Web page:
Last week was National Senior Health and Fitness Day. It is a great opportunity for Seniors to take a minute to evaluate their lifestyle habits and goals, and Galter LifeCenter provides some great reminders and new info via health, fitness and nutrition events all day long at the end of each May.
I was fortunate enough to be invited to speak to a group of seniors regarding how nutrient needs change as we age. We covered a lot of good information, and I received many great questions during the event, as well as good feedback regarding the helpful information. In case you missed it, here is a brief summary of some of the important points we discussed, as well as some yummy recipes that can help meet your nutrient needs.
Metabolism Changes: Changes in hormones and loss of muscle mass cause our metabolism (the process for converting food to energy) to slow down over time. Add in the fact that many people become less active as they age, and there are two reasons that calorie needs decline. If your food intake doesn't adjust (decrease) accordingly, you are likely to put on weight as time goes by. Add strength training to your routine to help prevent that muscle loss.
Cardiovascular Health: As you age, your heart and blood vessels become more stiff. The stiffer arteries are less able to expand when more blood is pumped through them. Thus, blood pressure can increase and other heart problems can develop. Stop smoking, keep exercising and follow a heart healthy diet that includes lots of veggies and fruit, whole grains, high fiber and lean protein, like fish. Consume heart healthy fats from plant sources, like olive, canola and peanut oil, avocado, nuts, seeds and fatty fish like salmon, anchovies, trout, herring and tuna. Reduce saturated fats from animal sources, like red meat, poultry with the skin and whole fat dairy. Limit sodium by using the salt shaker less and reducing processed and restaurant foods by cooking more at home with sodium-free herbs and spices.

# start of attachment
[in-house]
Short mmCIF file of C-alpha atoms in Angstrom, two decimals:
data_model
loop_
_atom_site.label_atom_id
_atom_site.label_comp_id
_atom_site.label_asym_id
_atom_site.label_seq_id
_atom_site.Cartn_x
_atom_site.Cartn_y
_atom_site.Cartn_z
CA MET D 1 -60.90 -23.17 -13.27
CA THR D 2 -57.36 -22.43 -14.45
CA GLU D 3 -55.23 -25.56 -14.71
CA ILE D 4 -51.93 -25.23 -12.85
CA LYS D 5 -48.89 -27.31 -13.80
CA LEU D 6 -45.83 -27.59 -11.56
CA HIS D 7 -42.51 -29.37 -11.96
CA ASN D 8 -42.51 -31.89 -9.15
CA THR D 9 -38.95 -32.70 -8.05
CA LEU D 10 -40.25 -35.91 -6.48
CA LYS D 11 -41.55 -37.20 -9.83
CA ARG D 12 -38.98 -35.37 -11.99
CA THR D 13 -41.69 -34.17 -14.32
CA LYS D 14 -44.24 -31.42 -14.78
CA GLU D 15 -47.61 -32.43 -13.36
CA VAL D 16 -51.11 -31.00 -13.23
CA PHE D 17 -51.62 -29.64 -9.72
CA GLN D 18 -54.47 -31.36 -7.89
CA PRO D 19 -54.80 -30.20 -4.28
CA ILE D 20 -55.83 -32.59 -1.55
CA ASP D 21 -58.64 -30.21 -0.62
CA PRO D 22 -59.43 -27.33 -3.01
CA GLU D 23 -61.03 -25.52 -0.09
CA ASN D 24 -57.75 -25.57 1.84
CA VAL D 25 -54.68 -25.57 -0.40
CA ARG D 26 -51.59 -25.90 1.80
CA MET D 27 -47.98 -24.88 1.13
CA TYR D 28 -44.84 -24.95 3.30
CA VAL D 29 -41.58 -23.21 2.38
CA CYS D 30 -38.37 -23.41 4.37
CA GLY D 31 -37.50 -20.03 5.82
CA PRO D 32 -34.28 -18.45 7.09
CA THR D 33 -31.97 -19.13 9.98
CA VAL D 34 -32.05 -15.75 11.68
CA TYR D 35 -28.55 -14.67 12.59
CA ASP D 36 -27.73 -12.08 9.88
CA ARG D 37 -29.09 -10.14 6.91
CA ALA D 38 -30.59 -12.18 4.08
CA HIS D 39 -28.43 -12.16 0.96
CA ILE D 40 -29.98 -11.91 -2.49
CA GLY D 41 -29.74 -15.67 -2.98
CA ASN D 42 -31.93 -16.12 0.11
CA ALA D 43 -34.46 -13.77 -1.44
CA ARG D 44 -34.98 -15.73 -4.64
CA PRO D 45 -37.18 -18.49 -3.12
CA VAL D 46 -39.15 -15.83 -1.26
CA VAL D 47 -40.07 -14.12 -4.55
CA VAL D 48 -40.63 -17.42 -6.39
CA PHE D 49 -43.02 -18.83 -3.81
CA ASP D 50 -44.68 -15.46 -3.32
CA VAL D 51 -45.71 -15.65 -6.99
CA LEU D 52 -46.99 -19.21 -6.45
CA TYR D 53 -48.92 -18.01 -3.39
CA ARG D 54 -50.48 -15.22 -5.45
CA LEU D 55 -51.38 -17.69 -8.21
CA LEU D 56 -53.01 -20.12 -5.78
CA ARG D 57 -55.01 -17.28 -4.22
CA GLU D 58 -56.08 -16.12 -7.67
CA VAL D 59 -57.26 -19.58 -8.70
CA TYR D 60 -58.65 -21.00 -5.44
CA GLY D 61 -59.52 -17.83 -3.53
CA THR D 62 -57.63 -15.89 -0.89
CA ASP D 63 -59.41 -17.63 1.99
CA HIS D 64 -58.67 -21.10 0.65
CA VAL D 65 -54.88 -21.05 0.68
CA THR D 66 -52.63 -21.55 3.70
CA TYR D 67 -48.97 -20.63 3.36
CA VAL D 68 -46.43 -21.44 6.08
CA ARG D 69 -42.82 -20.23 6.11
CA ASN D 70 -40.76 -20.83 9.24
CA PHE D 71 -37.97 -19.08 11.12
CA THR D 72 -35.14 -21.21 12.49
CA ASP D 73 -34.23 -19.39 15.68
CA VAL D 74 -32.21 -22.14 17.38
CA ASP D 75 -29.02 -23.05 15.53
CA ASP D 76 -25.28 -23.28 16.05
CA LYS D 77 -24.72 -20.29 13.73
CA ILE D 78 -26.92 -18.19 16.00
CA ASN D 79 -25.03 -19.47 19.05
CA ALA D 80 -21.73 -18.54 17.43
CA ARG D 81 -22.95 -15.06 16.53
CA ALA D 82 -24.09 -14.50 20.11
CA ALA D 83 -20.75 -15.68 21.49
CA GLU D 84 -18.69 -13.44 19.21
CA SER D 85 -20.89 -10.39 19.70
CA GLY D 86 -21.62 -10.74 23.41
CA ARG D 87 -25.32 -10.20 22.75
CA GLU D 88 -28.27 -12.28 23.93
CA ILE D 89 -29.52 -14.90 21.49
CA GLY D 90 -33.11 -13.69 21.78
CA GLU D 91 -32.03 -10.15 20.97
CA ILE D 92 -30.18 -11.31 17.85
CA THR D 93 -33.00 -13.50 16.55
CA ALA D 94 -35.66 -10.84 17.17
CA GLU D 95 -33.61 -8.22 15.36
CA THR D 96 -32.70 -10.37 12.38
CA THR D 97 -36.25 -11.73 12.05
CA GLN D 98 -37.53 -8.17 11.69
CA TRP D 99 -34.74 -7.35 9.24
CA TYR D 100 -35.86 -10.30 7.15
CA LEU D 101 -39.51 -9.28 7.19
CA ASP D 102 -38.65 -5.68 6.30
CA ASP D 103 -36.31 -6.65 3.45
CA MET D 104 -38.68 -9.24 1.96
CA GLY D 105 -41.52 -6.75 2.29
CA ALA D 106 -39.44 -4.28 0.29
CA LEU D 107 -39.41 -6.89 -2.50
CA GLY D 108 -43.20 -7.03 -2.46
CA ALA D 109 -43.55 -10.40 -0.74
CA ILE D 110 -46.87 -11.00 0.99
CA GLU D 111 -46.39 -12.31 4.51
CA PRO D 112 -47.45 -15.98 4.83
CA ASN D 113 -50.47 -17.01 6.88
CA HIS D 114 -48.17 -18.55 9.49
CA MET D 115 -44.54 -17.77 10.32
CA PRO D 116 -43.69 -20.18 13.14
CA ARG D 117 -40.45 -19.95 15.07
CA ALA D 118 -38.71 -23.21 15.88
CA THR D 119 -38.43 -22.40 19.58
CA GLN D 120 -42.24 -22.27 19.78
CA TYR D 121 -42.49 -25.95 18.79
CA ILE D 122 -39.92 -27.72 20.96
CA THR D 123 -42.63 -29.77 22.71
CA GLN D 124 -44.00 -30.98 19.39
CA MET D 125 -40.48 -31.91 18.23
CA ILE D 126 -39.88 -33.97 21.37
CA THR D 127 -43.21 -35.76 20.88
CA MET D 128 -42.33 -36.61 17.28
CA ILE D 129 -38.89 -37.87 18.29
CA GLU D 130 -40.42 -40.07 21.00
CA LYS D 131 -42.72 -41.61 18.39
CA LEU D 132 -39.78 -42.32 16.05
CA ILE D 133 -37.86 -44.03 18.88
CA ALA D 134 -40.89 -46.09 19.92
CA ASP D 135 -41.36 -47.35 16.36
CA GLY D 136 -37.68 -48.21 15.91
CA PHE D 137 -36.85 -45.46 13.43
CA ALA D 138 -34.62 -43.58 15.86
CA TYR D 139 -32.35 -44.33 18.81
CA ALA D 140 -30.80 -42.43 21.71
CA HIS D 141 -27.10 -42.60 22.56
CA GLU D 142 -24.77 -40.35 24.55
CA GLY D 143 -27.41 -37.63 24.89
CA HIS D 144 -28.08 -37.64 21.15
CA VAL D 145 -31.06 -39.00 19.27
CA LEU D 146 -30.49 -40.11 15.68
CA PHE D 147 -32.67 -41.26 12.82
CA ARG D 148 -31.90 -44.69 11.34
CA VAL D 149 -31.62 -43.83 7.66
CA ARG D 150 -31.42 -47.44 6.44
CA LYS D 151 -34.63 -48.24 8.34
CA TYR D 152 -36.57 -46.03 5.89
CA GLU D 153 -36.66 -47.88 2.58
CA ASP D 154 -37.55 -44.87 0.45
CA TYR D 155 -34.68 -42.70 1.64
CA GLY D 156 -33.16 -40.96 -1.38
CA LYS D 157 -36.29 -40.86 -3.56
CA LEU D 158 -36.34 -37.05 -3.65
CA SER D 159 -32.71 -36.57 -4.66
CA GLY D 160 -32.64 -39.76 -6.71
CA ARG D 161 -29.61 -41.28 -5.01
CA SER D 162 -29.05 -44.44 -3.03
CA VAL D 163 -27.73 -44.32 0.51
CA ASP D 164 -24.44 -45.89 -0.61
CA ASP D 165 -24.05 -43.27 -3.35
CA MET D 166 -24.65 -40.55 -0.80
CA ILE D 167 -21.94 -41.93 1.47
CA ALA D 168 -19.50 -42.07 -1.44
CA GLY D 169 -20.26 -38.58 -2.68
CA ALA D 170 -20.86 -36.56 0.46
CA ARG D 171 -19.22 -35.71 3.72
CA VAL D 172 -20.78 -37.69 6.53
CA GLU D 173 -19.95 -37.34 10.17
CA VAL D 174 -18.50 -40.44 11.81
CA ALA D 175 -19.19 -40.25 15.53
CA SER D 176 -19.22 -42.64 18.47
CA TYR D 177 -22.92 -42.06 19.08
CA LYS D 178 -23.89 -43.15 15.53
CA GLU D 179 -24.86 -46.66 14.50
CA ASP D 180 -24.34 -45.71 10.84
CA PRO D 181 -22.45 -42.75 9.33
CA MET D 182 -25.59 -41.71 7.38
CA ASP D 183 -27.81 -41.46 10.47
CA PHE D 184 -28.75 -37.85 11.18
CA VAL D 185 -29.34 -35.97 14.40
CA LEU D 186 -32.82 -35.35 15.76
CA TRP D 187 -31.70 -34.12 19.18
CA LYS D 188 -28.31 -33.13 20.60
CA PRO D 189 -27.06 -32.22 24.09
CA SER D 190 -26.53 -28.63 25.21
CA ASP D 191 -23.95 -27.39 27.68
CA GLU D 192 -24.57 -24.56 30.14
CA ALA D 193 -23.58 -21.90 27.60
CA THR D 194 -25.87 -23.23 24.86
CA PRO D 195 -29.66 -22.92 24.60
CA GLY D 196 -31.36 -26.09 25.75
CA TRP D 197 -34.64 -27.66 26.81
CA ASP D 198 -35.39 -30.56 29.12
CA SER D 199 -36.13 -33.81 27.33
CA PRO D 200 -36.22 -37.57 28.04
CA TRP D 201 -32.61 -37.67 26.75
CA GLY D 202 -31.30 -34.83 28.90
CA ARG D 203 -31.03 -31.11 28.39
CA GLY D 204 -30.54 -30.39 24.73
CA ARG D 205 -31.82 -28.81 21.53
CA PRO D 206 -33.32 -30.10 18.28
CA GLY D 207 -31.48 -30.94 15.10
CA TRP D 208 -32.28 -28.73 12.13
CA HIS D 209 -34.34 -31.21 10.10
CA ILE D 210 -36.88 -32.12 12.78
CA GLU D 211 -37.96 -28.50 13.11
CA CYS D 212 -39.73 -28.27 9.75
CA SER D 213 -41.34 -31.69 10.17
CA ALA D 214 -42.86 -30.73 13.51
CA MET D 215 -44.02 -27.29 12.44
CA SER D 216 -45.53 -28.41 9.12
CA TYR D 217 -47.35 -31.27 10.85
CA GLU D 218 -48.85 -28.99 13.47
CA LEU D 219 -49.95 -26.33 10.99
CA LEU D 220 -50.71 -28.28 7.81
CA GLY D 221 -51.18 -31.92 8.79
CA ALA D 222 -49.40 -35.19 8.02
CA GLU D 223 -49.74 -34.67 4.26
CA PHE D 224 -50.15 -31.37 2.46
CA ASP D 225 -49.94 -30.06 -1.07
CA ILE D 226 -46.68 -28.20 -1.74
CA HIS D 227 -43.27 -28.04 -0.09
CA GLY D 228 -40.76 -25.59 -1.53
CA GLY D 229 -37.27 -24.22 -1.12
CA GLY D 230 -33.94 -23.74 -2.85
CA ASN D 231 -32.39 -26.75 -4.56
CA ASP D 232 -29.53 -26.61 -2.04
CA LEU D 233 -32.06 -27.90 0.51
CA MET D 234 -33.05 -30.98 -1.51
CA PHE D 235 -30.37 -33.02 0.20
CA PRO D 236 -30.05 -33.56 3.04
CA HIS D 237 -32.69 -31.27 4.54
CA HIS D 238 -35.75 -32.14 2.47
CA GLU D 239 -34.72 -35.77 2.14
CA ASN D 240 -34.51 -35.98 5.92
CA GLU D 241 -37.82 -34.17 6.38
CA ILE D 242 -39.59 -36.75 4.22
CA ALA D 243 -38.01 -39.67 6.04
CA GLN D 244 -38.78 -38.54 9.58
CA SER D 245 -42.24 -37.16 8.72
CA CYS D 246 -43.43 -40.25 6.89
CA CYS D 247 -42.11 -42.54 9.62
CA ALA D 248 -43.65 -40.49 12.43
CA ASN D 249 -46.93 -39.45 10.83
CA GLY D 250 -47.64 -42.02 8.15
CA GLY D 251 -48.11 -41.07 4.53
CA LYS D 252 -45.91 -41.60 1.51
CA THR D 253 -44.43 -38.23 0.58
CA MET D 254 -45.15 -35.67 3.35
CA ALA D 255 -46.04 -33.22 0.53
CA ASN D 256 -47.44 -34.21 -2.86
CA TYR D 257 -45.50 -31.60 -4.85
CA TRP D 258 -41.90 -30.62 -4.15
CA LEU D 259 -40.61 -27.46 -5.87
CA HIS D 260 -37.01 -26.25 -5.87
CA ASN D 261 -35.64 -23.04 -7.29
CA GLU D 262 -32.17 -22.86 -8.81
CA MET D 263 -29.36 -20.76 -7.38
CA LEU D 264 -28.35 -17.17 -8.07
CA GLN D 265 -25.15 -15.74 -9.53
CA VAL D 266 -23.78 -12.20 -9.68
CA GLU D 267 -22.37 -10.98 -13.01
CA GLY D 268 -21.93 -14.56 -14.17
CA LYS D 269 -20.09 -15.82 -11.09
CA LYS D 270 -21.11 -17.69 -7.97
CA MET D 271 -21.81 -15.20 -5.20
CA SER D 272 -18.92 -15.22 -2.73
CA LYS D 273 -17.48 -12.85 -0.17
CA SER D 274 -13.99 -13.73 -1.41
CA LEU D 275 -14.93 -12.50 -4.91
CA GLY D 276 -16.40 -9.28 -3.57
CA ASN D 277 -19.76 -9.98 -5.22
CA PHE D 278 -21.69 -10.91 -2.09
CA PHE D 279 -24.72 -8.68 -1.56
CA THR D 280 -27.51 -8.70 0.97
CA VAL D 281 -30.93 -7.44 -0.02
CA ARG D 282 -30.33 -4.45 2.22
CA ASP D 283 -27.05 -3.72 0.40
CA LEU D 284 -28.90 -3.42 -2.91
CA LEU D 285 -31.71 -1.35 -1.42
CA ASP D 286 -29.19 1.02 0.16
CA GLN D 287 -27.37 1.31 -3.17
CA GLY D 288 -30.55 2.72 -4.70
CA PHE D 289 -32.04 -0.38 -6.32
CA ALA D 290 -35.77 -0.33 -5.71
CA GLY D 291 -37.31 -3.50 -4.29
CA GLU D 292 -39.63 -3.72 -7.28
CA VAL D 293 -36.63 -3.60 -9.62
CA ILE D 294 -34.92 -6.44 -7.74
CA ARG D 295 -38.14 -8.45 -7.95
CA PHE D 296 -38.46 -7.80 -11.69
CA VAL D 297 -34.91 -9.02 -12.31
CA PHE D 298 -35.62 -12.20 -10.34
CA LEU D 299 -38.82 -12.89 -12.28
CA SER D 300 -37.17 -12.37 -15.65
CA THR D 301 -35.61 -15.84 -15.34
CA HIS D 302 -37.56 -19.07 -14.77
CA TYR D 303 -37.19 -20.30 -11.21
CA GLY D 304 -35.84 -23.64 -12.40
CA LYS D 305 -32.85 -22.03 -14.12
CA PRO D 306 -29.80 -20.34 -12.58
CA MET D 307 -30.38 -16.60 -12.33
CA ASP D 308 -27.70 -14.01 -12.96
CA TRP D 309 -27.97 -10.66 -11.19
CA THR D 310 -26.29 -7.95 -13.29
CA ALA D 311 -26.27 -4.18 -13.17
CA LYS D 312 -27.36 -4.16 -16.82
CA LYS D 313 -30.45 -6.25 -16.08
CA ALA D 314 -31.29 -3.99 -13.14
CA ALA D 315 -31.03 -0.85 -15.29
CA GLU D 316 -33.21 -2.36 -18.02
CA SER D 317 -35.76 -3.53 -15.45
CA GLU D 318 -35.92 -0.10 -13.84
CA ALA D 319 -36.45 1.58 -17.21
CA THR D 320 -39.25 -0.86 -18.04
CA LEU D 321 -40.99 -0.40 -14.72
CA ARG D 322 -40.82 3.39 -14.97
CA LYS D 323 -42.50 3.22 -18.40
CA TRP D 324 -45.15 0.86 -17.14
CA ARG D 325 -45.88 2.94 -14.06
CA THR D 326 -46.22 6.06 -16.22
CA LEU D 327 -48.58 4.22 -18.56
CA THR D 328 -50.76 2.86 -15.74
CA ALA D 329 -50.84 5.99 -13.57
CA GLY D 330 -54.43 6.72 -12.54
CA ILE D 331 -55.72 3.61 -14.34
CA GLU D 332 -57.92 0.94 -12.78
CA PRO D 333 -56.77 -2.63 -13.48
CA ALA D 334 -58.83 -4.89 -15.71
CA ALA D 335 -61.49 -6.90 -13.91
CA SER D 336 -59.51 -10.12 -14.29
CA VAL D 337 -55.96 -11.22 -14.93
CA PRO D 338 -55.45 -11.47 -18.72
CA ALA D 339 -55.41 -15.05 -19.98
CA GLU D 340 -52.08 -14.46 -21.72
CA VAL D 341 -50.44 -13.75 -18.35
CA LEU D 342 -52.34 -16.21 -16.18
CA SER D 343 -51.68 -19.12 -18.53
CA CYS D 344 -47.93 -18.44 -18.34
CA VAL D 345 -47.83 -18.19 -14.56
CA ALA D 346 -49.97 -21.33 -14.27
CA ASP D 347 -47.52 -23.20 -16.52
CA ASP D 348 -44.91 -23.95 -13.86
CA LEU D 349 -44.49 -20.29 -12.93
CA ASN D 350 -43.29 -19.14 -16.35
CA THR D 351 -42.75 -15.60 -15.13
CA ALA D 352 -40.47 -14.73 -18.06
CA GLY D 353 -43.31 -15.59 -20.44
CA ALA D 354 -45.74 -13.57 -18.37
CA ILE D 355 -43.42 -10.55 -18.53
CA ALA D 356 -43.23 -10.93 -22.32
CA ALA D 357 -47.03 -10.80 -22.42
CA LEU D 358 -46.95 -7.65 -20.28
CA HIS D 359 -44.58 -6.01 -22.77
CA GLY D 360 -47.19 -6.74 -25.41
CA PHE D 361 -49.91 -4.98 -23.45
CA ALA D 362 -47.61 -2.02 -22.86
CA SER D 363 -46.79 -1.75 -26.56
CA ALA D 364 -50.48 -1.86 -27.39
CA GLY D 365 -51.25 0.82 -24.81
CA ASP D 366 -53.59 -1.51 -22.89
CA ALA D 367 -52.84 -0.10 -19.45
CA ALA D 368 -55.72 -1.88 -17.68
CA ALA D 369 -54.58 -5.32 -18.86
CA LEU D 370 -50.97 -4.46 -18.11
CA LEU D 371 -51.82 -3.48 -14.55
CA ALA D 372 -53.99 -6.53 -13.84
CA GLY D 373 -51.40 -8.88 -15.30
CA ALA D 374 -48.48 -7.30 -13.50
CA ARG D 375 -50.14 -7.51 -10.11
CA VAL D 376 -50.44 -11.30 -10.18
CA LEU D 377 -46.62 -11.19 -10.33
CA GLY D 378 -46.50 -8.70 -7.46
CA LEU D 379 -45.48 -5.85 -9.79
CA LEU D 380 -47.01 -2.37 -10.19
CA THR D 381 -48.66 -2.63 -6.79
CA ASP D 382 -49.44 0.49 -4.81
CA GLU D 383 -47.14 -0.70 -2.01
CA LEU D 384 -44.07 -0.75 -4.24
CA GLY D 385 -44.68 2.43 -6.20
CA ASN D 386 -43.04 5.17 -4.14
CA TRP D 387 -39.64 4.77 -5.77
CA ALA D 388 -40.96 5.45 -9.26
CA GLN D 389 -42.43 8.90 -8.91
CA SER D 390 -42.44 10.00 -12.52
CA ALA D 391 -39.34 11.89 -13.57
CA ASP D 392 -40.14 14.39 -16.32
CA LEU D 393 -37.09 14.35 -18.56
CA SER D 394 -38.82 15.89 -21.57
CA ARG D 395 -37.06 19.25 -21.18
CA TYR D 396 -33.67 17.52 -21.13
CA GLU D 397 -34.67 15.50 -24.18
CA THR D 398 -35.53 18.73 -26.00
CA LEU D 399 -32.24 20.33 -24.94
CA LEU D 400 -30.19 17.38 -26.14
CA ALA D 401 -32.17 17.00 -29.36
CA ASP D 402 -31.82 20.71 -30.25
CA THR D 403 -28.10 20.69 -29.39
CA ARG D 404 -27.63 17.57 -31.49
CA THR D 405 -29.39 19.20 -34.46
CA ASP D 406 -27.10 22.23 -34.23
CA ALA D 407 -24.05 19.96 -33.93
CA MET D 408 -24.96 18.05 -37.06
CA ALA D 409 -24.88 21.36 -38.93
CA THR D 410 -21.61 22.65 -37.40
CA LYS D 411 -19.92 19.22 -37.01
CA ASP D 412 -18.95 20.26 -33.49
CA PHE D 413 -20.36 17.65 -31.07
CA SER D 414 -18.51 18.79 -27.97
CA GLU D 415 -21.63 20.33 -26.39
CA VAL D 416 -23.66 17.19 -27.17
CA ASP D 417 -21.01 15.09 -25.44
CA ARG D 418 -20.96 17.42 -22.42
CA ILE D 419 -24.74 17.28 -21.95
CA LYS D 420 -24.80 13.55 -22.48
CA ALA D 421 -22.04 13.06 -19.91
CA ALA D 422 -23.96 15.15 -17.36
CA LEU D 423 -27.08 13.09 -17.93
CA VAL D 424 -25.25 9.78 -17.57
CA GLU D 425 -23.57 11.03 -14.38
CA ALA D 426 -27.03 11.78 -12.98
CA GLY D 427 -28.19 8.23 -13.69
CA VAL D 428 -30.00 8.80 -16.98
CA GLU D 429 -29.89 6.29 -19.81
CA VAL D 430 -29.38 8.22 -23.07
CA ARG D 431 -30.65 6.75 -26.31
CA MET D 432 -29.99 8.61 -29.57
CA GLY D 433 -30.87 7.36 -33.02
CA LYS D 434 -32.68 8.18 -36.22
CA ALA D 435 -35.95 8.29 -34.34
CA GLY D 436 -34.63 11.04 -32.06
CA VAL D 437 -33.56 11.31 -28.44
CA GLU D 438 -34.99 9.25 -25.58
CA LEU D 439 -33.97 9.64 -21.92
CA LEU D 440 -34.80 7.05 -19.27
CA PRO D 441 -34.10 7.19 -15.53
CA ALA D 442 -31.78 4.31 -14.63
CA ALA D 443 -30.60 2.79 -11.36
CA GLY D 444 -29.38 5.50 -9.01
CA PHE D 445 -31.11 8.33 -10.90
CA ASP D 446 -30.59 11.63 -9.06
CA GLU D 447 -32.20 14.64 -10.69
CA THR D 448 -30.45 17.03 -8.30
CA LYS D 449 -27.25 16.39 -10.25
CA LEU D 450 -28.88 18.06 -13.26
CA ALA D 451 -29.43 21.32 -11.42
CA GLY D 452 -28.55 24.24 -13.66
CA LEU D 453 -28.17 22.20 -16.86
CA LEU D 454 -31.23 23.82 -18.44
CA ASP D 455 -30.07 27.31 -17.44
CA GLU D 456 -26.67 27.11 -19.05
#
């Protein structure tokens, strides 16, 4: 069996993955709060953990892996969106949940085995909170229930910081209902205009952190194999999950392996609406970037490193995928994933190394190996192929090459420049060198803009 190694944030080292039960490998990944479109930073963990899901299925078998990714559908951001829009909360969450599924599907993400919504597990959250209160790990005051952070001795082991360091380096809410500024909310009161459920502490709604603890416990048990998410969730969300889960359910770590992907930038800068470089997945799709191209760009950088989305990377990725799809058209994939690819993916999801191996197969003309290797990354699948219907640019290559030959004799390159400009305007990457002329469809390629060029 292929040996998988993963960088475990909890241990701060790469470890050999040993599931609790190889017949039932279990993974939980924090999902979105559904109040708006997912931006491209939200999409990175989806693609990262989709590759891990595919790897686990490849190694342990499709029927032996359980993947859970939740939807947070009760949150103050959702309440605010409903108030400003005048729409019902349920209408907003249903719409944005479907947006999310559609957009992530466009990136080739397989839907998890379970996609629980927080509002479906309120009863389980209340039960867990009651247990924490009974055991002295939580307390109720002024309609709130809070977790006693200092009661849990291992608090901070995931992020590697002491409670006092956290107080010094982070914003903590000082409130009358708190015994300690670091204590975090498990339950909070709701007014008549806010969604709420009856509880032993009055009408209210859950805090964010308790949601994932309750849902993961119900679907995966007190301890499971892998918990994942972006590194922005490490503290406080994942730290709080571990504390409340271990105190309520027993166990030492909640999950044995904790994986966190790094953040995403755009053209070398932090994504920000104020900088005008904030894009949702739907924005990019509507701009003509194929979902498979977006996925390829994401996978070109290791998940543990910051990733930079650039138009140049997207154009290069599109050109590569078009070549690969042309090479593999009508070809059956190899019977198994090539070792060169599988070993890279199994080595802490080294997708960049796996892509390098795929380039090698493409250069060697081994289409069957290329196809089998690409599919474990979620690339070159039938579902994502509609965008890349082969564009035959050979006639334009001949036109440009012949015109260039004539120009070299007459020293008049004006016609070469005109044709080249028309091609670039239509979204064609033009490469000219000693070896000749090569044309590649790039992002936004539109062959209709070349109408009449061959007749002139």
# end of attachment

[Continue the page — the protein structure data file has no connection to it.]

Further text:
Immune Function: Make sure you are including antioxidant-rich foods in your diet to help boost your immune system and fight diseases like cancer. Antioxidants can help prevent cellular damage to keep cells healthy. Antioxidants are found in lots of deeply colored fruits and vegetables such as berries, cherries, beans, spinach and other leafy greens, red cabbage, tomatoes, and broccoli, to name a few. Green tea, nuts, and dark chocolate (at least 60% dark) are good sources as well.
Gastrointestinal Health: Less activity, lower fluid intake, medications, medical conditions, and slower gastric transit time may all contribute to constipation. Getting adequate fiber in your diet (25-35 grams per day) can help prevent constipation. Fruits, vegetables, nuts, seeds, beans and whole grains are great sources of fiber. Read your food labels, a serving of food with three grams of fiber per serving is a "good source of fiber." Fiber has many other benefits as well, including lowering cholesterol, helping maintain blood sugar control, and providing a feeling of fullness that helps with weight control. As you increase your fiber intake, be sure to increase your water intake too. It is best to increase fiber intake gradually to minimize gastrointestinal symptoms.